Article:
According to a report by TrustWave, new malware has been spotted that specifically attacks ATM machines. The malware can be used to perform various functions including copying magnetic cards and PIN numbers. Trustwave calls upon banks to inspect their ATM machines for malicious software:
Given the impact this malware can have on an infected ATM environment, Trustwave highly recommends ALL financial institutions with ATMs under management perform analysis of their environment to identify if this malware or similar malware is present.
Trustwave just happens to offer several services that might help banks with that, which is always a trigger for me to take these kinds of announcements with a grain of salt. I’m not saying ATM machines can’t be hacked; this malware is probably real, but that doesn’t mean this sample is a sign that all banks need to check their ATMs immediately.
For starters, how are criminals supposed to install this? I’m sure someone would notice you opening up a machine and plugging in a USB stick. Most ATM’s are monitored by camera’s, and a simple intrusion sensor would notify the owner immediately. Even if you manage to open an ATM machine, it’s much easier to simply swap the card reader and/or the keypad with ones that record the card data and your PIN. It’s much less obvious, since this is much harder to detect remotely. And if you are willing to spend a little more time and money, you don’t even need to be at the ATM itself; you can decrypt PIN numbers anytime they pass through a HSM on their way to the customers bank.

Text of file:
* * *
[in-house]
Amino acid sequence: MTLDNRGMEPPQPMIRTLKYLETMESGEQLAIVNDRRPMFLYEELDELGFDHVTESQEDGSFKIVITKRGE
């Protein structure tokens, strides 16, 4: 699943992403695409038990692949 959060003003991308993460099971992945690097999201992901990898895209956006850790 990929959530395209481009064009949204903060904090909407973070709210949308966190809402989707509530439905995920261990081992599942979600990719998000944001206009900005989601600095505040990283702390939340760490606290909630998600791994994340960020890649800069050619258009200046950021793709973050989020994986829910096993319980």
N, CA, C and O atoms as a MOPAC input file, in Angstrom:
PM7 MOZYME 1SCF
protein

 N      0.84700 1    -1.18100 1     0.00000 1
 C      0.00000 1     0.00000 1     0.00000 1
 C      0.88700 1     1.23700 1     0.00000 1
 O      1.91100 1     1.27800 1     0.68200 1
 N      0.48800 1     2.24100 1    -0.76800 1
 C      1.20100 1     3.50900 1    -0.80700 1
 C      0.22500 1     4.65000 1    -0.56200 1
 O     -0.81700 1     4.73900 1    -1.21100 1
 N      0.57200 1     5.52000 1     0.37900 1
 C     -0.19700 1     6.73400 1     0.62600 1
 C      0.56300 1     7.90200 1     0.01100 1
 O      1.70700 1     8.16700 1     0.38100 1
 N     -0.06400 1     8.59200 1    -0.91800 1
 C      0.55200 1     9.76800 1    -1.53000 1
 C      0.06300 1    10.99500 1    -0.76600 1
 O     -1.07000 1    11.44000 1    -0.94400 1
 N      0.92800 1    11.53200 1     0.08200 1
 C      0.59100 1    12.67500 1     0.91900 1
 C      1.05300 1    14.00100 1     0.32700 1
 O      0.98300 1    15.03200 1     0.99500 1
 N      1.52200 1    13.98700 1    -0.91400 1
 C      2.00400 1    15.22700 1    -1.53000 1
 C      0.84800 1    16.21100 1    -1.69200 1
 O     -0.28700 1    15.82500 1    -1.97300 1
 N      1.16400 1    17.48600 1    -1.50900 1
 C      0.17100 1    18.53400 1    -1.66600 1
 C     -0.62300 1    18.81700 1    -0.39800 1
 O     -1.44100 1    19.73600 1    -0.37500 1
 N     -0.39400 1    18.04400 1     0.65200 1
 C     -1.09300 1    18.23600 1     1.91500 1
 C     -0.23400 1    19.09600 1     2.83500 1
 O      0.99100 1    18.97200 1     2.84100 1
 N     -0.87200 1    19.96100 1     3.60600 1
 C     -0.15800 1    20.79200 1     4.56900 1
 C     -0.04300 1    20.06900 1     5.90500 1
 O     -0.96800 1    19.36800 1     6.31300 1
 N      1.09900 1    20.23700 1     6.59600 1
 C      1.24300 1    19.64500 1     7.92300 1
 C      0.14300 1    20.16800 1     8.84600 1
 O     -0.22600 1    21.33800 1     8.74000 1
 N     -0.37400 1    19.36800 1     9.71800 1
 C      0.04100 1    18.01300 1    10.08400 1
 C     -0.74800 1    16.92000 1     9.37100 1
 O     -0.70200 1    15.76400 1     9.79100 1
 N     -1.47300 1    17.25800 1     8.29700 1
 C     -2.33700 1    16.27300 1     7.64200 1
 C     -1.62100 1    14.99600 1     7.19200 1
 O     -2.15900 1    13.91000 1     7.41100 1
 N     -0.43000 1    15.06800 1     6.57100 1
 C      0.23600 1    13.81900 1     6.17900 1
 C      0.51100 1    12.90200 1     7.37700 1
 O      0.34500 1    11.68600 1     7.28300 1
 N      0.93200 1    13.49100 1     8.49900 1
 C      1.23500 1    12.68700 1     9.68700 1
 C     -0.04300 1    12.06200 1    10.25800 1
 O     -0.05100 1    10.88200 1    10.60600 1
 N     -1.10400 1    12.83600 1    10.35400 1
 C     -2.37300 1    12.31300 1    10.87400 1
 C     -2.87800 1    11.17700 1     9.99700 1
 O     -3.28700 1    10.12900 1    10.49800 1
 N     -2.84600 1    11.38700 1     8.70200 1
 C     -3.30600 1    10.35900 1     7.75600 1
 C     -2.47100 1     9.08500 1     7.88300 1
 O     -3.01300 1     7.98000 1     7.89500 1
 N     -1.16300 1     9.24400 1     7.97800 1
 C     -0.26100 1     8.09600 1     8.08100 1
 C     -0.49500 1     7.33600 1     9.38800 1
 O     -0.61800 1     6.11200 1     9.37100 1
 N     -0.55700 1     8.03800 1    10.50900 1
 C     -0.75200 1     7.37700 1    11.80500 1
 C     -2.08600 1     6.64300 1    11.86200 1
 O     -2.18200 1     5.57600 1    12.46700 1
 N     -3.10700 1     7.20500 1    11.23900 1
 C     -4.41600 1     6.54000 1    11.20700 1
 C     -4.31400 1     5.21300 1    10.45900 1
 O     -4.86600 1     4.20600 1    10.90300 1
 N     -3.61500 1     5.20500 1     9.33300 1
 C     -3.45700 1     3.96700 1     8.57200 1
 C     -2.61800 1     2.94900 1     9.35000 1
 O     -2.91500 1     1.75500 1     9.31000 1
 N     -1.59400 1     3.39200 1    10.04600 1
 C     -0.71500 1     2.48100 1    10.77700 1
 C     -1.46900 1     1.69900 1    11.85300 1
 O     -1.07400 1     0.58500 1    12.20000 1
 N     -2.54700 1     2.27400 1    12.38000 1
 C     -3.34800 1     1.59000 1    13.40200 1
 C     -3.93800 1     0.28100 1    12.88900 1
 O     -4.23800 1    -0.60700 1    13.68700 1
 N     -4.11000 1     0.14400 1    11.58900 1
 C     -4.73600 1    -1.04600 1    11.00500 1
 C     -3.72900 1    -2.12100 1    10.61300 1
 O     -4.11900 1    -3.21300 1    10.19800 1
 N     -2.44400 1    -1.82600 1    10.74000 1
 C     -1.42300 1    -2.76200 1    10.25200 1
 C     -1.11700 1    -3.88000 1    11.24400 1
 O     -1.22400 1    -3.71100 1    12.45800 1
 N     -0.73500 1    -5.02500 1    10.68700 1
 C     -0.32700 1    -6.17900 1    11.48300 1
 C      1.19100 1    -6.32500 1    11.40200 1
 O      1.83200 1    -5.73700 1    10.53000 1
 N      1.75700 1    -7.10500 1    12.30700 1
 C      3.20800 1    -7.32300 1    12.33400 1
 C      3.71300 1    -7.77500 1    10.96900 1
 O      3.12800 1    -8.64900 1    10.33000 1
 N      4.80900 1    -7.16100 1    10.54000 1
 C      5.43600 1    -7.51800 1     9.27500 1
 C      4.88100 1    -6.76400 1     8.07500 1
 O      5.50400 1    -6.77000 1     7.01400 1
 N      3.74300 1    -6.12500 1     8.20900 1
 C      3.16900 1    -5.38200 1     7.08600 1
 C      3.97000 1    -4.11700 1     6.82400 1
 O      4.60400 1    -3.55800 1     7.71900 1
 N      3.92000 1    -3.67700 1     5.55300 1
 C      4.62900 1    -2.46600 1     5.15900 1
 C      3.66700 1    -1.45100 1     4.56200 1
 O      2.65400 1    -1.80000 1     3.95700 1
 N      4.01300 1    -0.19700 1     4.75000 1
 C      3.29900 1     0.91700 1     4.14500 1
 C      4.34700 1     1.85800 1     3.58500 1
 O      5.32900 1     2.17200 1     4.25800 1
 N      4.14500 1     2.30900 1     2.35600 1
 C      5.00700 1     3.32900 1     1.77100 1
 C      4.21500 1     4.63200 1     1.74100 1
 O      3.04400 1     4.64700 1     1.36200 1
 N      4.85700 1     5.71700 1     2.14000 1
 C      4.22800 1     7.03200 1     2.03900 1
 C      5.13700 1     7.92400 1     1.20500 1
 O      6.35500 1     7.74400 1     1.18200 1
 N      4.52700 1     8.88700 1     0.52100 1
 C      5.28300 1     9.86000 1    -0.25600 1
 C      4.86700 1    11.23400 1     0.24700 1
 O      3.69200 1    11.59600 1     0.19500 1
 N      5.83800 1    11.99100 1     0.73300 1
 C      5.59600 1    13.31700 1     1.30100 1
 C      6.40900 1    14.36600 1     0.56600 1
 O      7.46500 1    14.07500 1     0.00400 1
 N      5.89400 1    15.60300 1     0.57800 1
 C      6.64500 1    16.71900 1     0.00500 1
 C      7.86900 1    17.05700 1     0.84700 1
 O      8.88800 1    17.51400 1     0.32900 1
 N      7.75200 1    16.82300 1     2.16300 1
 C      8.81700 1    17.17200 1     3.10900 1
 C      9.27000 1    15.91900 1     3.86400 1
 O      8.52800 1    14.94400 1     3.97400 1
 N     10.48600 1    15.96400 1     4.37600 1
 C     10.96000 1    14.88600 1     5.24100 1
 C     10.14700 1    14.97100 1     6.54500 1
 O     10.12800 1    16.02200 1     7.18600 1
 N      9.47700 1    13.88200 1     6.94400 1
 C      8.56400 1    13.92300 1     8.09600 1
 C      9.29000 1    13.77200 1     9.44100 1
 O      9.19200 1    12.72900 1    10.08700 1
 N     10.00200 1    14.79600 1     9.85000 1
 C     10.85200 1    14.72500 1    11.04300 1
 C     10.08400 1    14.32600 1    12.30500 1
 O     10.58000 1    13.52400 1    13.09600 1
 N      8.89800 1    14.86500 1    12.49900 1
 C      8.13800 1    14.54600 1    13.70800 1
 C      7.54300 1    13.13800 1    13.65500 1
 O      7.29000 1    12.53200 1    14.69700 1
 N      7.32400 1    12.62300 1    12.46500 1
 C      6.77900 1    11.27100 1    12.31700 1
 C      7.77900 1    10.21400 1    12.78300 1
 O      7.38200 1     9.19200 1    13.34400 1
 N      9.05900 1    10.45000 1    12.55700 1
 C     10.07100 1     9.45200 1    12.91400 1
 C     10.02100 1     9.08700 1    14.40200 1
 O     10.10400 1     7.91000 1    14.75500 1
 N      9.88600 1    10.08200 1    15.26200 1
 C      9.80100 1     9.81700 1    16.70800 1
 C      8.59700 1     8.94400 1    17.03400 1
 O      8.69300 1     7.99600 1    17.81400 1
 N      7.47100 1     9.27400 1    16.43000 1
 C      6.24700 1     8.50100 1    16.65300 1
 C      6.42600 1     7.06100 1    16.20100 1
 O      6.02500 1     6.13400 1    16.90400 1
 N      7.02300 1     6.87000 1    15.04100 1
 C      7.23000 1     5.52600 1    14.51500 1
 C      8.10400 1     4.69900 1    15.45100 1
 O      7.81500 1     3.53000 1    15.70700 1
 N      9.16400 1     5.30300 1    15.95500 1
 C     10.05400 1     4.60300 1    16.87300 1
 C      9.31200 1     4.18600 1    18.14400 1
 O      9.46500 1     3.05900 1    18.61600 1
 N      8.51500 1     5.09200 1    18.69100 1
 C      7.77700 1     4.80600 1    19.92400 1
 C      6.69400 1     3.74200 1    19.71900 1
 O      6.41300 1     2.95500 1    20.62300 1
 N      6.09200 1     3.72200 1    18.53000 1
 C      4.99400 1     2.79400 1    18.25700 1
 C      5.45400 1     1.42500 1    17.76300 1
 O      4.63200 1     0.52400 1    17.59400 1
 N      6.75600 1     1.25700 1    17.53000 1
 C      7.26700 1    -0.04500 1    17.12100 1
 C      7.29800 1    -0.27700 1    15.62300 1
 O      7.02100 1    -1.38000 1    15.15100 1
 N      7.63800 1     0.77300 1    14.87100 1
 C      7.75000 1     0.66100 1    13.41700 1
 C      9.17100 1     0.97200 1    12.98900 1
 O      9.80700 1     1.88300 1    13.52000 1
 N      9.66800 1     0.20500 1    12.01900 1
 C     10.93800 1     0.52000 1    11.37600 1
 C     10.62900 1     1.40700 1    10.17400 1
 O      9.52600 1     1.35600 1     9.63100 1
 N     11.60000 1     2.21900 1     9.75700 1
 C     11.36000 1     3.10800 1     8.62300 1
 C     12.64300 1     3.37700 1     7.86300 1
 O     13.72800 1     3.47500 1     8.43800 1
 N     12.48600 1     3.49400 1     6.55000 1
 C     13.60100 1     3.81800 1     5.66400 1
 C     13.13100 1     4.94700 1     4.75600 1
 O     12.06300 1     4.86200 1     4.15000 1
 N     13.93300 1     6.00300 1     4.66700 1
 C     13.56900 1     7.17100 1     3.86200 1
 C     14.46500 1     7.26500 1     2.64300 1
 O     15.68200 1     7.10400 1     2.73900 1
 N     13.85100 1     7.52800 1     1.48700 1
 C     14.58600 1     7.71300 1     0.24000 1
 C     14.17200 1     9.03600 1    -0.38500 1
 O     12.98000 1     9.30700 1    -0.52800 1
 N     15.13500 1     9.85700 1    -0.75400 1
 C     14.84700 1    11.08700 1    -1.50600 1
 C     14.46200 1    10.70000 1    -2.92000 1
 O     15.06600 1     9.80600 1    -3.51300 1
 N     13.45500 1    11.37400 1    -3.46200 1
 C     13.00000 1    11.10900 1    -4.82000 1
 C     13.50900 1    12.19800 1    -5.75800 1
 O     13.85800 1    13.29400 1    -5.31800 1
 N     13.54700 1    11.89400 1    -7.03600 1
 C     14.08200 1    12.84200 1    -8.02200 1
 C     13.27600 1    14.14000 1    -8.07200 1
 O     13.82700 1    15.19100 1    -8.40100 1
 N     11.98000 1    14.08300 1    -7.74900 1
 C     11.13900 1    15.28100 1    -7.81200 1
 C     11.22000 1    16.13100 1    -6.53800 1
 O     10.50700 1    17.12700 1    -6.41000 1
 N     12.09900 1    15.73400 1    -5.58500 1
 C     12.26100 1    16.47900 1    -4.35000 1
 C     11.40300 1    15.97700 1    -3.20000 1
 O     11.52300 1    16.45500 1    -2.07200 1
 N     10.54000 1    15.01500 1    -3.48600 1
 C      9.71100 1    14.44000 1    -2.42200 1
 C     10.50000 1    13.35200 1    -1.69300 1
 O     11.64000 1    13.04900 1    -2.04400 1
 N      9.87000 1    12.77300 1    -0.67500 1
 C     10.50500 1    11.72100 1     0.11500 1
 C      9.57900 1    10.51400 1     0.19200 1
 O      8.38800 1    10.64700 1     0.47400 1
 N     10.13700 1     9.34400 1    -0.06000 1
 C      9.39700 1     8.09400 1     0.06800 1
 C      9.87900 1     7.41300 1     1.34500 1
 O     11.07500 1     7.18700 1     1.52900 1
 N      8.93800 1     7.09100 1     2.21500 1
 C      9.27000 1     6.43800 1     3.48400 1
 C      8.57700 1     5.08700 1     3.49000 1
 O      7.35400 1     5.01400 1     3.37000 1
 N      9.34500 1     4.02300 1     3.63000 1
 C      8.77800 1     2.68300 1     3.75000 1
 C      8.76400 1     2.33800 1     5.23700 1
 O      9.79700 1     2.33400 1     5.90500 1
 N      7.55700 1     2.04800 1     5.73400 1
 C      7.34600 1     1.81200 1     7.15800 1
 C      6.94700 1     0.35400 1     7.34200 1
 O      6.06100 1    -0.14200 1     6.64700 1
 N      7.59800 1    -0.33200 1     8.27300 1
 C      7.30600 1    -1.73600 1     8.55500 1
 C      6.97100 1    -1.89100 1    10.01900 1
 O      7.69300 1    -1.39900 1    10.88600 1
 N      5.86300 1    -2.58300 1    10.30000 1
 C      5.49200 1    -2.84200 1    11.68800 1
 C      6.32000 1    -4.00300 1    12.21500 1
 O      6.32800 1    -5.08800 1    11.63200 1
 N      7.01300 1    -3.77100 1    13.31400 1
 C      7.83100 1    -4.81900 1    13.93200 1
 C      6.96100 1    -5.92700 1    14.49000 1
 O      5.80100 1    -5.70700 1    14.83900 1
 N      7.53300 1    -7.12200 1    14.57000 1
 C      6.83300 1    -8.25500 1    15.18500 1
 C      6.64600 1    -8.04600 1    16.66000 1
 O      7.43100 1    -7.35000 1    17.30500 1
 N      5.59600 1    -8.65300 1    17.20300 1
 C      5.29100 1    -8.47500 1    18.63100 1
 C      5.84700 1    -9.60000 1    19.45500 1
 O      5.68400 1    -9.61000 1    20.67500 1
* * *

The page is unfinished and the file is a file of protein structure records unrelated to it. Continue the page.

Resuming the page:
Second, if you have access to the machine, why don’t you just Google for the master password and reprogram it using the built-in control software instead of writing your own? And if you don’t have that password, it is more valuable to write your malware to record the master password the next time an operator enters it than to capture PIN numbers from people that use the machine. The master password is likely to be used for multiple machines, and switching money cassettes is a much easier “hack” than copying bank cards:
So while this malware might pose a real threat, and using Windows on such sensitive devices isn’t my idea of good security practices, I doubt we’ll see a lot of cases where “a virus copied my PIN” anytime soon. Meanwhile there are other things to worry about; such as the case in which a bank in the UK supposedly deleted crucial evidence that might prove whether or not a transaction was made with a copied card, and was given the benefit of the doubt by a judge.